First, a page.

Please use this identifier to cite or link to this item: https://hdl.handle.net/2440/118836
Citations
Scopus Web of Science® Altmetric
?
?
Type: Journal article
Title: Severe and complicated varicella and associated genotypes 10 years after introduction of a one-dose varicella vaccine program
Author: Marshall, H.
Clarke, M.
Heath, C.
Quinn, H.
Richmond, P.
Crawford, N.
Elliott, E.
Toi, C.
Kynaston, A.
Booy, R.
Macartney, K.
Citation: Journal of Infectious Diseases, 2019; 219(3):391-399
Publisher: Oxford University Press
Issue Date: 2019
ISSN: 0022-1899
1537-6613
Statement of
Responsibility: 
Helen S. Marshall, Michelle Clarke, Christine Heath, Helen Quinn, Peter C. Richmond, Nigel Crawford, Elizabeth Elliott, Cheryl Toi, Anne Kynaston, Robert Booy, and Kristine Macartney
Abstract: Background: This national, sentinel prospective study aimed to identify children with severe hospitalized varicella, despite availability of universal 1-dose vaccination since 2005, and determine associations between virus genotypes and disease severity. Methods: Children with varicella or zoster from 5 Paediatric Active Enhanced Disease Surveillance hospitals were enrolled. Lesions were swabbed for genotyping. Associations with disease severity were analyzed using multiple regression. Results: From 2007 to 2015, 327 children with confirmed varicella (n = 238) or zoster (n = 89) were enrolled. Two hundred three (62%) were immunocompetent children; including 5 of 8 children who required intensive care unit management. Eighteen percent (36 of 203) of immunocompetent children had been previously vaccinated. Vaccinated children aged >18 months were less likely to have severe disease (9%; 5 of 56) than unvaccinated children (21%; 21 of 100; P = .05). Three of 126 children who had virus genotyping (2 immunocompromised) had varicella (n = 2) or zoster (n = 2) due to the Oka/vaccine strain. European origin clades predominated and were independently associated with more severe disease (odds ratio = 3.2; 95% confidence interval, 1.1– 9.5; P = .04). Conclusions: Severe hospitalized varicella still occurs with a 1-dose varicella program, although predominantly in unvaccinated children. Most 1-dose vaccine recipients were protected against severe disease. Viral genotyping in complex hospitalized cases is important to assist in monitoring disease due to Oka-vaccine strain.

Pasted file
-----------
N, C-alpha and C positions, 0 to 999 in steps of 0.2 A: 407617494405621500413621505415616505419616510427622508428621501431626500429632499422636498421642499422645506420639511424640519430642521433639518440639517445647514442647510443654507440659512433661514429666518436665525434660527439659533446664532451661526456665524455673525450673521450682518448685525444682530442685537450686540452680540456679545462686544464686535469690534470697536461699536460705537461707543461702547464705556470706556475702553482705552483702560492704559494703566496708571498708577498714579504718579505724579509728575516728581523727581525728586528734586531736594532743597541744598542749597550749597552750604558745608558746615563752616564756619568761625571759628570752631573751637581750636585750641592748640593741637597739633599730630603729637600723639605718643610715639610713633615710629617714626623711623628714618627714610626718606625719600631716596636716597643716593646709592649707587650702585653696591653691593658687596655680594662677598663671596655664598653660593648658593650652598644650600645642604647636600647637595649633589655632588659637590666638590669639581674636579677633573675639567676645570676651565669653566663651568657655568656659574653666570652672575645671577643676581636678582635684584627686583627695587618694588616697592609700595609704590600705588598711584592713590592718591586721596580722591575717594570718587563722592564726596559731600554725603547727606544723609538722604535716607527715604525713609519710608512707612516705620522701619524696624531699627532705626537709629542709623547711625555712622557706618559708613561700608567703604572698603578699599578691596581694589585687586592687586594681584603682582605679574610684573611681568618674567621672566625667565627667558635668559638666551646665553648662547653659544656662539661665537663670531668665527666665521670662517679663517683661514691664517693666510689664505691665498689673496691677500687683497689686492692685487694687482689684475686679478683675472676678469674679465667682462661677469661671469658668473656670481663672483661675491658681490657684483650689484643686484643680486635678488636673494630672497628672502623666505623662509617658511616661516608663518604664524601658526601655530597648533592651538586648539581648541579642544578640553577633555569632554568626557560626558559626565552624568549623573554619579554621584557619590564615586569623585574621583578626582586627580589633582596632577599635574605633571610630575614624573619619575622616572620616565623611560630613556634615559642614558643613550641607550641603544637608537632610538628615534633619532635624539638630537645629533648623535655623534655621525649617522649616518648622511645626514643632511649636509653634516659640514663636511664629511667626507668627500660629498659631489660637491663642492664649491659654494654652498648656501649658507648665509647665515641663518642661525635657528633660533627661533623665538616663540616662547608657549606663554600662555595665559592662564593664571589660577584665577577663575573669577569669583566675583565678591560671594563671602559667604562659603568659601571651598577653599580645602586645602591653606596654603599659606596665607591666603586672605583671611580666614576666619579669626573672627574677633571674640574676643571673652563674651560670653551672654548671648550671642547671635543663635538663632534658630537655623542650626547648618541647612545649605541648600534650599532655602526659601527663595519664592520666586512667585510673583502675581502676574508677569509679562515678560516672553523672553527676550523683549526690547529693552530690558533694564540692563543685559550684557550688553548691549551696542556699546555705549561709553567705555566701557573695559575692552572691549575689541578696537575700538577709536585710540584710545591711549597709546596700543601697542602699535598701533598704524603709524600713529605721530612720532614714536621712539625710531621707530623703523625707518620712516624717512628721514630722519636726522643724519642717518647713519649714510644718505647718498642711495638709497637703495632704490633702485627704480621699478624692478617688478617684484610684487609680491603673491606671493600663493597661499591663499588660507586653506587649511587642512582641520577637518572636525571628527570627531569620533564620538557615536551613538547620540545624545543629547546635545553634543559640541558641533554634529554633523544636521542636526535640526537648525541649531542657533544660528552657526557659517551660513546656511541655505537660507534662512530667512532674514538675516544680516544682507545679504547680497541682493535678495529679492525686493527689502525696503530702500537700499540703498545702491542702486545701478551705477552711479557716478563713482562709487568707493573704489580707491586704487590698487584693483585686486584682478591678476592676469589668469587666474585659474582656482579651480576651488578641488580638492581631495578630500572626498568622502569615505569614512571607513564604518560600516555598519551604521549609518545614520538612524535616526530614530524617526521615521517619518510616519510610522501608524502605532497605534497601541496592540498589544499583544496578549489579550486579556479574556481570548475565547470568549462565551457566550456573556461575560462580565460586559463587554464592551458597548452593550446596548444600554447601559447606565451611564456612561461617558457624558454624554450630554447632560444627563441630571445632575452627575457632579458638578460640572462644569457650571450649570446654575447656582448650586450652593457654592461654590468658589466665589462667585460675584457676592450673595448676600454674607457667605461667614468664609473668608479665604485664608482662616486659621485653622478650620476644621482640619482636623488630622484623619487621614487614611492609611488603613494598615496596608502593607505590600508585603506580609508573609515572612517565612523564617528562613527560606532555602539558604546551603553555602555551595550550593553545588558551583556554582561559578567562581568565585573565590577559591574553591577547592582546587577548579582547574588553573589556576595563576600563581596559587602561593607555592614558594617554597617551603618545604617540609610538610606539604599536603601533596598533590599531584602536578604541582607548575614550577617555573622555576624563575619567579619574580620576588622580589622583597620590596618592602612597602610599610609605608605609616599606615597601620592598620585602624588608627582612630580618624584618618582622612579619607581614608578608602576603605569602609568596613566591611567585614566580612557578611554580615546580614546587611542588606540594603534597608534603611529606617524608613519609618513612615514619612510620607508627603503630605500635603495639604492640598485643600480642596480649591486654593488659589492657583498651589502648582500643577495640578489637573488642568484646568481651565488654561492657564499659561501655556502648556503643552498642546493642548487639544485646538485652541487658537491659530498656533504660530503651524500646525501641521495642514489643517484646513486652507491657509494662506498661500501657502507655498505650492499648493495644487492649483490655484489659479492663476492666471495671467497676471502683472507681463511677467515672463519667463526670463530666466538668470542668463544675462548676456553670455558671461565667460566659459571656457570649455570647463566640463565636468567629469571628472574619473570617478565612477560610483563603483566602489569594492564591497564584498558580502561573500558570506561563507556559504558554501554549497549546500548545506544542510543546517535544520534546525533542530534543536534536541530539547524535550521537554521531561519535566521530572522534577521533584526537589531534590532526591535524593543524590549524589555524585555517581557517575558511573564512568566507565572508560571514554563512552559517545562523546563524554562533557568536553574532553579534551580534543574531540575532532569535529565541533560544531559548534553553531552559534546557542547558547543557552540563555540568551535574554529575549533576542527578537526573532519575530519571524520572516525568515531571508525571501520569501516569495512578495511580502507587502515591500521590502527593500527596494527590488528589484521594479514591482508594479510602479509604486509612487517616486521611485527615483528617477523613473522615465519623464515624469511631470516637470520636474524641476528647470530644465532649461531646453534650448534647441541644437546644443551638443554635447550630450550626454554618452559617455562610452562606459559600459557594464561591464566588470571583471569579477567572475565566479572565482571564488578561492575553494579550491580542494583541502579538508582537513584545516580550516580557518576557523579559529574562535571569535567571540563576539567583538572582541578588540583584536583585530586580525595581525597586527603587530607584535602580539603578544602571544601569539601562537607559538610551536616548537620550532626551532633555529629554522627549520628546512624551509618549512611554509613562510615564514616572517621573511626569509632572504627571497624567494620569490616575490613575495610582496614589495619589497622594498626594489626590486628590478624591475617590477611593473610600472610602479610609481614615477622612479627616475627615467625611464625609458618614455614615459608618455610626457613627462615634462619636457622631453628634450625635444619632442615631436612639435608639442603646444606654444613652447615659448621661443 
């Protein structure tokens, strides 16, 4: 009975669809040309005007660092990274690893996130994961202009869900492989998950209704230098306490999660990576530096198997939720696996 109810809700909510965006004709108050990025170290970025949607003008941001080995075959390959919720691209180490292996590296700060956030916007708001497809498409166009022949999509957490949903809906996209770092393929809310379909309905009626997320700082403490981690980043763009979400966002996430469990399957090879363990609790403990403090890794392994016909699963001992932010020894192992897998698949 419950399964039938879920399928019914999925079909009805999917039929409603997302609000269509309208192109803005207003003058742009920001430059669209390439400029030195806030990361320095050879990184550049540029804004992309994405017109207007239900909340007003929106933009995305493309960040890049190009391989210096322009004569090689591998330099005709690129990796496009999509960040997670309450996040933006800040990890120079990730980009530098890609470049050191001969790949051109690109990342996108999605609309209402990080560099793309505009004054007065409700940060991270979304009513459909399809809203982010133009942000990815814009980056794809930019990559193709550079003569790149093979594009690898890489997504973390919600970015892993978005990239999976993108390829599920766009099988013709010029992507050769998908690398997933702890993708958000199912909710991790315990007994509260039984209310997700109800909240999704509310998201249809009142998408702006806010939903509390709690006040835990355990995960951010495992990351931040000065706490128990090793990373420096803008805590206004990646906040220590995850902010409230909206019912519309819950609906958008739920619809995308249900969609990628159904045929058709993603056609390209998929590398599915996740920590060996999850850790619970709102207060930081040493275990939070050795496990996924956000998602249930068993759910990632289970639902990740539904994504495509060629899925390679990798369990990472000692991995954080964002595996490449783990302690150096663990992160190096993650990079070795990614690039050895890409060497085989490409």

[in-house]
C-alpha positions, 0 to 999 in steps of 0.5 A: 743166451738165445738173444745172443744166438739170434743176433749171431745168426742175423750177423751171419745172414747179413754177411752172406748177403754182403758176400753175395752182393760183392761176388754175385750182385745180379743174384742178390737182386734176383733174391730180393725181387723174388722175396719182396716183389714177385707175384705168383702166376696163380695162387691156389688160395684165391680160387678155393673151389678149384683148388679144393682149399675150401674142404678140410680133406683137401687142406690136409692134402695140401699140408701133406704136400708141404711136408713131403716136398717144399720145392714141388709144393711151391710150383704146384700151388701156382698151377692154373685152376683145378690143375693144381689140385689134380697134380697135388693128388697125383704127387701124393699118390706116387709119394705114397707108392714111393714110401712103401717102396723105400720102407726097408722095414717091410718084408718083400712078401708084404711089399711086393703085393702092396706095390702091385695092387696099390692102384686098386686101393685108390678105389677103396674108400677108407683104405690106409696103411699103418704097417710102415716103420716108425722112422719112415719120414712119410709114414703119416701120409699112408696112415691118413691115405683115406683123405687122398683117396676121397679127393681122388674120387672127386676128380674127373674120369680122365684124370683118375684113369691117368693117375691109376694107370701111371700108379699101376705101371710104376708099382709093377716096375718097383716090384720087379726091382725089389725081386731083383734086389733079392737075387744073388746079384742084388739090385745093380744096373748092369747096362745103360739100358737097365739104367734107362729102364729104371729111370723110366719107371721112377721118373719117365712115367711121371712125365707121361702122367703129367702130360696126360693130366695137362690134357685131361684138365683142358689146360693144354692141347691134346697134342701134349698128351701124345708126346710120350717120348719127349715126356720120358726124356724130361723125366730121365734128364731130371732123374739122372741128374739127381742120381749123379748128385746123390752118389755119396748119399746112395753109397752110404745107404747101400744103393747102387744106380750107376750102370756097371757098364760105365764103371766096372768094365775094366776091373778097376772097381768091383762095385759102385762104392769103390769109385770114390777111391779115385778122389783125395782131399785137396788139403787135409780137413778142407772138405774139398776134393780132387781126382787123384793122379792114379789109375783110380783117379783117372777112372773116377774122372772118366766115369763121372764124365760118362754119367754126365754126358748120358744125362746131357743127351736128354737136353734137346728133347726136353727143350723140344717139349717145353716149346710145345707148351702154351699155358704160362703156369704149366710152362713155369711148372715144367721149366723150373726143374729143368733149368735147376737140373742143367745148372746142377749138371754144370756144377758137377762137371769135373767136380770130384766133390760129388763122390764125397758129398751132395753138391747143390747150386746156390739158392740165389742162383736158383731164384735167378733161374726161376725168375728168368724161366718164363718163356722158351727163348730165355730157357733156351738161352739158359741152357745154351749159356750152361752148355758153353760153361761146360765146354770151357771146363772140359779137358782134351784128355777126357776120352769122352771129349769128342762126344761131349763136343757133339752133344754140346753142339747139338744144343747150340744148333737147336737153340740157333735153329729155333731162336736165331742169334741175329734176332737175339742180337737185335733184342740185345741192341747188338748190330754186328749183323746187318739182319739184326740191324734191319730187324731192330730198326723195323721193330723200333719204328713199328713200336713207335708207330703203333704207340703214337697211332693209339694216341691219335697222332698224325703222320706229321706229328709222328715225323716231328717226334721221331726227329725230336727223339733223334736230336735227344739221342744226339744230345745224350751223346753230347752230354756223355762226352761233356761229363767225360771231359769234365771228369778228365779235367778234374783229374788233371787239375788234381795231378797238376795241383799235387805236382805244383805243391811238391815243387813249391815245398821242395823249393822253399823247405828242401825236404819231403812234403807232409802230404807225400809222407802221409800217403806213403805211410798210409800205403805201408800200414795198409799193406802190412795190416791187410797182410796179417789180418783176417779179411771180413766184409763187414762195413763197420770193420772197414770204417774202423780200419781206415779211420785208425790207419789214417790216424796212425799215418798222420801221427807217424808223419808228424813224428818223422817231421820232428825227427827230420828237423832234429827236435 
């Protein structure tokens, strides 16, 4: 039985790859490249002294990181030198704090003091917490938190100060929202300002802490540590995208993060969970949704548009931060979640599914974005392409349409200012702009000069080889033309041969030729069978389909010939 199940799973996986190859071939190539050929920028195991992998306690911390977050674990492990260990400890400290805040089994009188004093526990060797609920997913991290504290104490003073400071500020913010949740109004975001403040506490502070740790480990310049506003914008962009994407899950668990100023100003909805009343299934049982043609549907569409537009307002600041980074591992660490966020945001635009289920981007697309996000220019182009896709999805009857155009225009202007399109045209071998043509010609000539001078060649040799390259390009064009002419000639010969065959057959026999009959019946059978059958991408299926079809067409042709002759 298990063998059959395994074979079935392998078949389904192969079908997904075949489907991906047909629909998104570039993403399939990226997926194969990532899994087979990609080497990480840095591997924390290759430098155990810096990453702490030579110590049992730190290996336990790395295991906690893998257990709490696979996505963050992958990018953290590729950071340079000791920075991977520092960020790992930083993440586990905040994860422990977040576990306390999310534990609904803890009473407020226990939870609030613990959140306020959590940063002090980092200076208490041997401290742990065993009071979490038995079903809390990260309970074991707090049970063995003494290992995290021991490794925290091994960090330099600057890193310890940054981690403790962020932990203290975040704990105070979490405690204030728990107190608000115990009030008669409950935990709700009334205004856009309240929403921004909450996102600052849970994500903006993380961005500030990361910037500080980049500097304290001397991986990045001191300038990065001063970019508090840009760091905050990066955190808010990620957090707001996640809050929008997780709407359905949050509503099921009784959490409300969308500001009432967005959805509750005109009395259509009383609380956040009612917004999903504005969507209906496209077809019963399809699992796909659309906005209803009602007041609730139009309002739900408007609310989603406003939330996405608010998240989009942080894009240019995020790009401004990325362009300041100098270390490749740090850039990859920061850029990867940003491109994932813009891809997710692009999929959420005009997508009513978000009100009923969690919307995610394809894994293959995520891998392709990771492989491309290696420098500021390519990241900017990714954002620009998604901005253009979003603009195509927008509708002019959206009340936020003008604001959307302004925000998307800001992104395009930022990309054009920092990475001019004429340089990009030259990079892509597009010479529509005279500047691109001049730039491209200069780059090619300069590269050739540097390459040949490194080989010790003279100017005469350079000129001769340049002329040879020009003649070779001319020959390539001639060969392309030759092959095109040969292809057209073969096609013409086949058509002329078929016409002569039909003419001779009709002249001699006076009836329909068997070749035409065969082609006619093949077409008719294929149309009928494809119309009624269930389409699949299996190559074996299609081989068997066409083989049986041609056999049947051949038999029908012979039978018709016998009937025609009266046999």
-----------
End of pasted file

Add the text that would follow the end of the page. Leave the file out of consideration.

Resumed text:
Keywords: Children; herpes zoster; varicella; immunization
Rights: © The Author(s) 2018. Published by Oxford University Press for the Infectious Diseases Society of America. All rights reserved. For permissions, e-mail: journals.permissions@oup.com.
DOI: 10.1093/infdis/jiy518
Grant ID: http://purl.org/au-research/grants/nhmrc/1084951
Appears in Collections:Aurora harvest 8
Medicine publications

Files in This Item:
There are no files associated with this item.


Items in DSpace are protected by copyright, with all rights reserved, unless otherwise indicated.